Teacher Training in the Dominican Republic

In 2007 Dr. Meg Petersen, professor of English and director of the Plymouth Writing Project, took a group of Plymouth State graduate students to Santo Domingo for an experiential course in Writing for Cross Cultural Understanding. While there, she saw the potential for cross-cultural exchanges for both Dominican and New Hampshire teachers and decided to start planning for a sabbatical to continue her work.

After applying for and receiving a Fulbright Scholarship in 2008, Meg returned to the Dominican Republic for a year to delve deeper into the possibility of pairing international outreach with the teaching of writing.

Meg, could you talk about your sabbatical experience and explain the focus of your Fulbright Scholarship?

My original goals for my Fulbright involved working with Dominican teachers on the teaching of writing. My eventual aim is to set up institutes that are run by Dominican educators to prepare writing teachers, and to connect that work to my work at Plymouth State, using it to enrich the cultural understanding of New Hampshire teachers through various exchange programs. My goal was to cultivate a group of teacher leaders capable of continuing this work after my return to the United States.

What type of structures have you created to reach these goals?

I have made strong progress toward my goals, but there is much more to be done. Teachers are carrying on some of the work in their classrooms and are planning in-service work with other teachers, but I will be returning to work with them on the founding of a writing project site in Santo Domingo. Right now I am working on establishing the writing programs and preparing the staff to run them. This is difficult because there is really no one down there with the kind of training I have. Everything I am doing with them—the idea of writing as a process—is all new to them.

I also worked to create opportunities for exchange between the two cultures to enable New Hampshire teachers to gain a better understanding of students from this region, and by extension, all students from other cultures.

In the course of my time in the Dominican Republic, I taught two sections of a course for English teachers at the Universidad Autonoma de Santo Domingo on the teaching of writing, and a course on writing pedagogy for pre-service teachers at the branch of the university in Hato Mayor. I also worked with a group of teachers at a school in Villa Mella (in the northern part of Santo Domingo) and taught a course in creative writing for Dominican writers and teachers, and a course for teacher leaders in the area of writing.

In addition I did extensive work with the head of the writing program at a local English speaking school completing projects with eighth and eleventh graders.

Could you describe your experience with Dominican educators?

Dominican teacher leaders are very concerned about the state of the educational system in their country and they recognize that writing is key to educational reform. They are aware of the multiple challenges they face. They have learned some strategies for generating writing, using writing in content classes and helping students to navigate a writing process. They are very excited about implementing these techniques in their classrooms, but they still need more work to develop confidence using them.

The Dominican teachers work under much more difficult conditions than American teachers and are much more interested in professional development. They are eager to learn whatever they can. People are very warm and supportive and forgiving of my less than perfect Spanish.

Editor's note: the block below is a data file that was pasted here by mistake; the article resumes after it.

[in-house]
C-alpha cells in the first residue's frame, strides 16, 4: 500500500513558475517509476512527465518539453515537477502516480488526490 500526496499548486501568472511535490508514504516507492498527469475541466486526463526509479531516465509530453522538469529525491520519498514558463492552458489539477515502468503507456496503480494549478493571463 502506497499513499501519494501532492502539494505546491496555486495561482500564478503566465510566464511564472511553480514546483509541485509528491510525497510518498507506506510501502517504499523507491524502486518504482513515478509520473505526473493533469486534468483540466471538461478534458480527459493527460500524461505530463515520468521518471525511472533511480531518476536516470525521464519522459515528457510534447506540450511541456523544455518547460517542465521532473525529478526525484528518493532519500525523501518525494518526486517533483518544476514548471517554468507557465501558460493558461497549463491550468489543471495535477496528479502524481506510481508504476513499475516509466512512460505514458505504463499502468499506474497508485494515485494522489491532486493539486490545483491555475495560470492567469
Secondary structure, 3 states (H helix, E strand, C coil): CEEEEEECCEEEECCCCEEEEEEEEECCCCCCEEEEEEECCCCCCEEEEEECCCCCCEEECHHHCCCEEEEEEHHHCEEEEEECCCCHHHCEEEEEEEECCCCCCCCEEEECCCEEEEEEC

What impact will your sabbatical experience have on the Plymouth State community?

My work with teachers and writers in the Dominican Republic enriches my work with teachers and writers in New Hampshire. Teachers from the Dominican Republic will attend our Plymouth Writing Project summer institutes, and teachers here will maintain contact through technology. I am hoping to arrange internships for our students at an English speaking school in Santo Domingo where they can experience living in another culture and working with English language learners on academic skills.

In addition, I hope to work with the Bagley Center and consult with faculty in related academic departments to create a semester long service and study program for undergraduate PSU students in collaboration with the Community Service Alliance in Santo Domingo.

How has this experience effected you personally, and your teaching practice?

In many ways it feels like a renaissance. Being in unfamiliar surroundings was nourishing for me as a writer. I appreciated the chance to have my children experience living in the Dominican culture and speaking Spanish. It has enriched my life in more ways than I can easily express.

Teaching in another language has made me more sensitive to students who have difficulties with language and has given me insights into how they look at writing. It’s a different kind of position towards text to be worrying about whether you can get it right. Growing out of and beyond that helped me to devise strategies I could use with them. Of course the experience affected me in other ways as well, helping me to think more broadly about every aspect of my work.

How are you planning to continue your work?

Fulbright has funded an additional two months of work. I will have completed one of these before September and hope to return again in January to work on developing the programs I have started. As we are able to set up more exchange programs, I hope to continue my association with the teachers I have worked with there.


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